Defendants repeatedly failed to make payments due under the Agreements. (Stinnett Aff. 4-7, DN 25-2). When further attempts at reconciliation proved fruitless, (See Stinnett Aff. 4-7), Plaintiffs filed this action, moving the Court to enter the Agreed Orders of Judgment against Defendants, as well as judgment against Concord, Mesa Hills LTACH, and Plano LTACH for amounts allegedly owed for goods and services invoiced after March 31, 2016. (See Compl. DN 1; Pls.' Mot. Entry Agreed Orders J., DN 5). The Court partially granted Plaintiffs' motion, entering the Agreed Orders of Judgment against Defendants for the amounts still owed on the SNF and LTACH balances ($361, 001.16 and $901, 448.44, respectively) plus interest, but declining to grant relief at that point on Plaintiffs claims against Concord, Mesa Hills LTACH, and PLANO LTACH for goods and services invoiced after March 31, 2016. (Mem. Op. & Order 13, DN 22; Order Partial J., DN 24).

         In their present motion, Plaintiffs argue that, under the terms of the Settlement Agreements and Agreed Orders of Judgment, they are entitled to $72, 922.50 in attorney fees and $1, 685.38 in costs, which they incurred between October 2015 and April 2017 in attempting to collect the amounts owed by Defendants for goods and services provided under the Services Agreements, i.e., the SNF and LTACH balances. Plaintiffs also maintain that they are entitled to future attorneys' fees and costs incurred as they attempt to enforce the judgment entered by the Court. Defendants responded to Plaintiffs' motion arguing that Plaintiffs are not entitled to recover attorneys' fees and costs at all and, even if they were, recovery is limited to fees and costs incurred in enforcement and collection efforts following Defendants' default of the Settlement Agreements. Additionally, Defendants argue that, assuming Plaintiffs are even entitled to recover fees and costs incurred post-default of the Settlement Agreements, the amount of fees and costs they seek must be discounted. Plaintiffs replied. The matter is ripe for decision.

         II. JURISDICTION

         The Court has jurisdiction over Plaintiffs' claims because there is diversity of citizenship among the parties and the amount in controversy exceeds $75, 000, exclusive of interest and costs. 28 U.S.C. § 1332(a)(1).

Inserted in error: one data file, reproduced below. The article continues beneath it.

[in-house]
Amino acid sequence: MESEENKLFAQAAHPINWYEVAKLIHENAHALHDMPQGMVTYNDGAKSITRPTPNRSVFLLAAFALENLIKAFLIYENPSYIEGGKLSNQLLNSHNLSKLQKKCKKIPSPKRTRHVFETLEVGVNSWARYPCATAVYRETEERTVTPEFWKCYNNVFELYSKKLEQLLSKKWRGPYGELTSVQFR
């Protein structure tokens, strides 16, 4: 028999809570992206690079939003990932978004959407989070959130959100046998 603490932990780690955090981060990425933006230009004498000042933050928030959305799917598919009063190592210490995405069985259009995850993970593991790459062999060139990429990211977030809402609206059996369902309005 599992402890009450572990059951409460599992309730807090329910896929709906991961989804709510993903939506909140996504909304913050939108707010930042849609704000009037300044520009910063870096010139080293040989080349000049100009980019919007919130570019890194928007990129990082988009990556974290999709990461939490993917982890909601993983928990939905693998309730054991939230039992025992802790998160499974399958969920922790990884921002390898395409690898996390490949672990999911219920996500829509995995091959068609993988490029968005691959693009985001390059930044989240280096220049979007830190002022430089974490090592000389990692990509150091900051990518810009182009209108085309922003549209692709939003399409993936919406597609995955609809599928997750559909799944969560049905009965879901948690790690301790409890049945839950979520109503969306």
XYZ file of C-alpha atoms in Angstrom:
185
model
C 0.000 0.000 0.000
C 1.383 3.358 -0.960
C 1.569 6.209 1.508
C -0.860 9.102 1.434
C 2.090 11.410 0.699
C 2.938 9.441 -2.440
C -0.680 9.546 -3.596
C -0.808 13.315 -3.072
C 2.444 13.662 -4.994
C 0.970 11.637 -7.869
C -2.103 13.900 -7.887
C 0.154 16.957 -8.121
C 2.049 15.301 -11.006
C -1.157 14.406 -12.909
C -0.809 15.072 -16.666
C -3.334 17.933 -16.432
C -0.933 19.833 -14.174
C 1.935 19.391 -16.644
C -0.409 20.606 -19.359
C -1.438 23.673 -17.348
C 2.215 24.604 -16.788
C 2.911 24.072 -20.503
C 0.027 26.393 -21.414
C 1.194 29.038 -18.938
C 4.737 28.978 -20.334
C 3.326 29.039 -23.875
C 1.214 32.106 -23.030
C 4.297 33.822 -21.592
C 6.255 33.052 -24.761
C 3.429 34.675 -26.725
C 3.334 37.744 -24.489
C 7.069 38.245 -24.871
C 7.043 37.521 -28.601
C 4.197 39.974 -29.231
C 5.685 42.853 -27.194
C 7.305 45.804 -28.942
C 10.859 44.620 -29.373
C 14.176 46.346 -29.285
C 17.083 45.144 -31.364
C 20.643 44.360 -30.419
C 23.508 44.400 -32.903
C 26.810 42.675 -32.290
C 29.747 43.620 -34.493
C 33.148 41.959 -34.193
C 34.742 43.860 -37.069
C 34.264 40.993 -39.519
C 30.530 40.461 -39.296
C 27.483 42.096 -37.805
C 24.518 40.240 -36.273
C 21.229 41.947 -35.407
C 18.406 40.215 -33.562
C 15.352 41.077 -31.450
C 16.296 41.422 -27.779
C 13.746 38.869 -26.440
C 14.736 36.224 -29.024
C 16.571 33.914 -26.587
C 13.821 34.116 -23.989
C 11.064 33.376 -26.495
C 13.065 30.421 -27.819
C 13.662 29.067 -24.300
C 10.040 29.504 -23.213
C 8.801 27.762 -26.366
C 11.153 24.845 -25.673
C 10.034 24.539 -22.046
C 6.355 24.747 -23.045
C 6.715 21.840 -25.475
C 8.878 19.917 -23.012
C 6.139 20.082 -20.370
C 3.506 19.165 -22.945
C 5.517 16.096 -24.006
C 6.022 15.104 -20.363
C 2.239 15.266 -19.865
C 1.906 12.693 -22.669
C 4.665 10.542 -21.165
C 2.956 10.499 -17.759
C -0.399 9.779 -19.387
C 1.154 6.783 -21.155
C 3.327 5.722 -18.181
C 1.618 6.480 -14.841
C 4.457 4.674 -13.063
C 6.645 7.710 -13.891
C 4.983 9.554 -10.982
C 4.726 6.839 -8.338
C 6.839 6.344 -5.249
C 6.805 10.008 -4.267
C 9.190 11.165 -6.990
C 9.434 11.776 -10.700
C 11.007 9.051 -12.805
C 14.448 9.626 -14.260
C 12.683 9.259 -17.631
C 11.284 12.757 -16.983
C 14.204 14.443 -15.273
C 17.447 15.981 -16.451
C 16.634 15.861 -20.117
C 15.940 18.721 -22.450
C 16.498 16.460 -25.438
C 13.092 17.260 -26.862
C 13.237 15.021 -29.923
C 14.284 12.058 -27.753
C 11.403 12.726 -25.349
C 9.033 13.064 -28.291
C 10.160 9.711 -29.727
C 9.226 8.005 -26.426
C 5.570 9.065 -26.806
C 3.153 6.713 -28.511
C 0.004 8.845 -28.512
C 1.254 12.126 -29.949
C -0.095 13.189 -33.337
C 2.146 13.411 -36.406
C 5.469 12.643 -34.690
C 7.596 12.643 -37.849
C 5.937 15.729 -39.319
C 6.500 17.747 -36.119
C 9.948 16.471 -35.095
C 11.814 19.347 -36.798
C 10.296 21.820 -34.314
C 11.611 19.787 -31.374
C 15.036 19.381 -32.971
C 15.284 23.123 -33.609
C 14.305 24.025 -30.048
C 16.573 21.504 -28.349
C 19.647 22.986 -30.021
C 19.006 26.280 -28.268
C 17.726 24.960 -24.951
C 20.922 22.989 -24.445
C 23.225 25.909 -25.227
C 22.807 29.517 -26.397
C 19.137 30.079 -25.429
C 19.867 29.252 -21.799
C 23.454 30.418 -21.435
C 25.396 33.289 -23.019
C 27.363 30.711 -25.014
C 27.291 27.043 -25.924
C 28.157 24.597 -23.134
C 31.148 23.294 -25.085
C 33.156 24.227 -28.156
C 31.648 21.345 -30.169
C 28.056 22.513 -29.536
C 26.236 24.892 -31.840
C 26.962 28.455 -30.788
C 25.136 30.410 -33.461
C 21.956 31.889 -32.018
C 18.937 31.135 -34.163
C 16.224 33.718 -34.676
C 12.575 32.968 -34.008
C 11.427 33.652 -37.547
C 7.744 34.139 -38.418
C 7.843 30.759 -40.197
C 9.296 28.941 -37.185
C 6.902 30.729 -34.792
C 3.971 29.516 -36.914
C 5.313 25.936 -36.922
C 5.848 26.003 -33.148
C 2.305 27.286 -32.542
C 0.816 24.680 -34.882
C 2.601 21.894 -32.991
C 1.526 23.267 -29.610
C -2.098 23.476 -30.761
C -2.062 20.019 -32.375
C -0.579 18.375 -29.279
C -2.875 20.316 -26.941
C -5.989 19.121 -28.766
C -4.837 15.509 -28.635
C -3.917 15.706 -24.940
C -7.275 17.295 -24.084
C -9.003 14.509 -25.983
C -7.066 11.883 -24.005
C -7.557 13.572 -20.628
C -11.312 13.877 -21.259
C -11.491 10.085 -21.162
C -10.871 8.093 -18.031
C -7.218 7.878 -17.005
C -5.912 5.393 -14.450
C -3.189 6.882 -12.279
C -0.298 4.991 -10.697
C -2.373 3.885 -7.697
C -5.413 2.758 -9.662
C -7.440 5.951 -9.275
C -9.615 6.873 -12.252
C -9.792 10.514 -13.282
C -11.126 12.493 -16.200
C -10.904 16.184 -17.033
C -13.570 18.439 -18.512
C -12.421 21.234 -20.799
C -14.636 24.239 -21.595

III. DISCUSSION

         The Settlement Agreements and corresponding Agreed Orders of Judgment entitle Plaintiffs to all reasonable attorneys' fees and costs incurred in attempting to collect the outstanding SNF and LTACH balances. In Kentucky, a party can recover attorneys' fees when a specific contractual provision so provides. Aetna Cas. & Sur. Co. v. Commonwealth, 179 S.W.3d 830, 842 (Ky. 2005) (citation omitted); Secura Ins. Co v. Gray Constr., Inc., 717 F.Supp.2d 710, 722 (W.D. Ky. 2010).[4] Here, the Settlement Agreements contain identical provisions regarding the recovery of attorneys' fees and costs from a defaulting party, which provide as follows:

All parties shall pay their own costs and legal fees to date. However, upon a Settlement Default, [Defendants] promise to pay to PharMerica all reasonable costs and expenses of collection, including but not limited to, reasonable attorneys' fees and court costs. This includes any costs and expenses in any action or proceeding, including but not limited to, reasonable fees and disbursements of attorneys incurred after a Settlement Default, but before such action or proceeding is commenced, whether the action or proceeding is at law, in equity or in any bankruptcy case or proceeding.

(SNF Settlement Agreement § 6.04; LTACH Settlement Agreement § 6.04). Meanwhile, the Agreed Orders of Judgment, which were attached to and a part of ...